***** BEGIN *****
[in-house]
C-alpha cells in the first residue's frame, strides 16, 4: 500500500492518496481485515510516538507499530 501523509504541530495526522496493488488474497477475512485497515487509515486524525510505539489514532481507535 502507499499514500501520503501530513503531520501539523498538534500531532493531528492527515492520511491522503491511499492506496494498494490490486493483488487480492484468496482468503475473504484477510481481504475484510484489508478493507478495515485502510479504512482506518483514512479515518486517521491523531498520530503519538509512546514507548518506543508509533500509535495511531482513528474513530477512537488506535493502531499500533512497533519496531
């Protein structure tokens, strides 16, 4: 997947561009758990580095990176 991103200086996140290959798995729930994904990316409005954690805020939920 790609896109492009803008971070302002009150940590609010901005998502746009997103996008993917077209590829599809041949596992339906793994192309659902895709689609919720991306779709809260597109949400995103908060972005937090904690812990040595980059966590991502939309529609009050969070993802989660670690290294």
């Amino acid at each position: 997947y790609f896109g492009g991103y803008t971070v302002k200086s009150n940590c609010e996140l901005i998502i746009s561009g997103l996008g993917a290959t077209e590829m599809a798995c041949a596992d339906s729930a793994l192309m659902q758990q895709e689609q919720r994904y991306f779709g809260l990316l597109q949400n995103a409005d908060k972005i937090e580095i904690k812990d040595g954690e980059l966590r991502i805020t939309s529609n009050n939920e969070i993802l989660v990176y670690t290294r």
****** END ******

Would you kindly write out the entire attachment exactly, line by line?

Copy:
[in-house]
C-alpha cells in the first residue's frame, strides 16, 4: 500500500492518496481485515510516538507499530 501523509504541530495526522496493488488474497477475512485497515487509515486524525510505539489514532481507535 502507499499514500501520503501530513503531520501539523498538534500531532493531528492527515492520511491522503491511499492506496494498494490490486493483488487480492484468496482468503475473504484477510481481504475484510484489508478493507478495515485502510479504512482506518483514512479515518486517521491523531498520530503519538509512546514507548518506543508509533500509535495511531482513528474513530477512537488506535493502531499500533512497533519496531
């Protein structure tokens, strides 16, 4: 997947561009758990580095990176 991103200086996140290959798995729930994904990316409005954690805020939920 790609896109492009803008971070302002009150940590609010901005998502746009997103996008993917077209590829599809041949596992339906793994192309659902895709689609919720991306779709809260597109949400995103908060972005937090904690812990040595980059966590991502939309529609009050969070993802989660670690290294």
């Amino acid at each position: 997947y790609f896109g492009g991103y803008t971070v302002k200086s009150n940590c609010e996140l901005i998502i746009s561009g997103l996008g993917a290959t077209e590829m599809a798995c041949a596992d339906s729930a793994l192309m659902q758990q895709e689609q919720r994904y991306f779709g809260l990316l597109q949400n995103a409005d908060k972005i937090e580095i904690k812990d040595g954690e980059l966590r991502i805020t939309s529609n009050n939920e969070i993802l989660v990176y670690t290294r």